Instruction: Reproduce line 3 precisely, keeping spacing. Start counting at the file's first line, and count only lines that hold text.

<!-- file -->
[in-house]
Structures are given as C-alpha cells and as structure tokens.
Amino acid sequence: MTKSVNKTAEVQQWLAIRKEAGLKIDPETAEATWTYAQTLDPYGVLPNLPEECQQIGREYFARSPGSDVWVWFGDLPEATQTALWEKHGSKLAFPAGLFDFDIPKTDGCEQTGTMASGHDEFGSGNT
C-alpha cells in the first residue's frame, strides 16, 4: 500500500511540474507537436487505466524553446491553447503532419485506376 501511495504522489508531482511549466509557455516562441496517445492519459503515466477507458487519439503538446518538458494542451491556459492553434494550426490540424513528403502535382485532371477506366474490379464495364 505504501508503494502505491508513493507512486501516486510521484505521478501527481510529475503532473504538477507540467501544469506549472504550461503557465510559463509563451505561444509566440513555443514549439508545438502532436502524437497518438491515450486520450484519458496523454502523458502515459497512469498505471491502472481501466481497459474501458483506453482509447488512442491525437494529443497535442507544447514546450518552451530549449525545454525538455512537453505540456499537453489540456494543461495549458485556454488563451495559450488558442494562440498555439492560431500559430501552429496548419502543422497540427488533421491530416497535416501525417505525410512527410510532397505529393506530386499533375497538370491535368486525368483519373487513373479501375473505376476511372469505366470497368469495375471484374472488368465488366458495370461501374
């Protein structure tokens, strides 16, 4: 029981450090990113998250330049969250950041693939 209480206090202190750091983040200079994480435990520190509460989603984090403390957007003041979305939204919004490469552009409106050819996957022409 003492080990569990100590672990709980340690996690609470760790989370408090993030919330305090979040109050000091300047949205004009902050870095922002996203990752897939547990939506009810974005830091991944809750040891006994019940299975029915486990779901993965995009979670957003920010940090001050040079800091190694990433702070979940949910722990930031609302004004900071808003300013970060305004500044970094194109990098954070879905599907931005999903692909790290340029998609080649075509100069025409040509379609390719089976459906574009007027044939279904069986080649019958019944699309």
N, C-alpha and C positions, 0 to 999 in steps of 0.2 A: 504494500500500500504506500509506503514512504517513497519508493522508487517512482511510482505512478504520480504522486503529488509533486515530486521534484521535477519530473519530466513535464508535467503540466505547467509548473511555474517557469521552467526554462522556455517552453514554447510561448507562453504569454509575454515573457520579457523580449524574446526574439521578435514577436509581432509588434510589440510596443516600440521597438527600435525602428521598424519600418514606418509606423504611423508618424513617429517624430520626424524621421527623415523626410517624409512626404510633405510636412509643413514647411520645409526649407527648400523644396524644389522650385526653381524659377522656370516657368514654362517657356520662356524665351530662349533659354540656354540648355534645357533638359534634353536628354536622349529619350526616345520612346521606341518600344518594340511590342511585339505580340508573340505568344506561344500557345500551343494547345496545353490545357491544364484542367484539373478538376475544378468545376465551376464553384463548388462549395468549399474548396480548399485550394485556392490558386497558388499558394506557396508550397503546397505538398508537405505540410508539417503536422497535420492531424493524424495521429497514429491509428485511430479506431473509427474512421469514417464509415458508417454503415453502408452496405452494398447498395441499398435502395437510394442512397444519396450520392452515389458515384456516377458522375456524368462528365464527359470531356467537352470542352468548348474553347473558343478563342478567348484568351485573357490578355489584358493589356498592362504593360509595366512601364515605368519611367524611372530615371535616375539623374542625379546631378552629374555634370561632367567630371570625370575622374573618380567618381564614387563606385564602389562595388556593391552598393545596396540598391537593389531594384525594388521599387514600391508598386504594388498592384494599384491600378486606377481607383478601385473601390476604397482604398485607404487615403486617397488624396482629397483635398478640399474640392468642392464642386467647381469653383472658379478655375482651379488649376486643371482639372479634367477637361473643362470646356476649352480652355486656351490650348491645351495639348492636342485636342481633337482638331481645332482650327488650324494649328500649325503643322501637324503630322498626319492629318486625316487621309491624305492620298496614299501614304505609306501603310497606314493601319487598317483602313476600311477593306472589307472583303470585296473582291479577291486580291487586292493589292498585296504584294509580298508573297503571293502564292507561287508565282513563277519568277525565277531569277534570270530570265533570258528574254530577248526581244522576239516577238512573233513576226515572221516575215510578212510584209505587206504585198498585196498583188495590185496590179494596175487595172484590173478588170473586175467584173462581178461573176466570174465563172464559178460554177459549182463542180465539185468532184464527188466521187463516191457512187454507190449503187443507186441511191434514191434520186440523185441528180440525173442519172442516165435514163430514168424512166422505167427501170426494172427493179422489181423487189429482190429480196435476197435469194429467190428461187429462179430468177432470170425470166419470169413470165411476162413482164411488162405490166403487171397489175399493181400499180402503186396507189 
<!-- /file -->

Amino acid sequence: MTKSVNKTAEVQQWLAIRKEAGLKIDPETAEATWTYAQTLDPYGVLPNLPEECQQIGREYFARSPGSDVWVWFGDLPEATQTALWEKHGSKLAFPAGLFDFDIPKTDGCEQTGTMASGHDEFGSGNT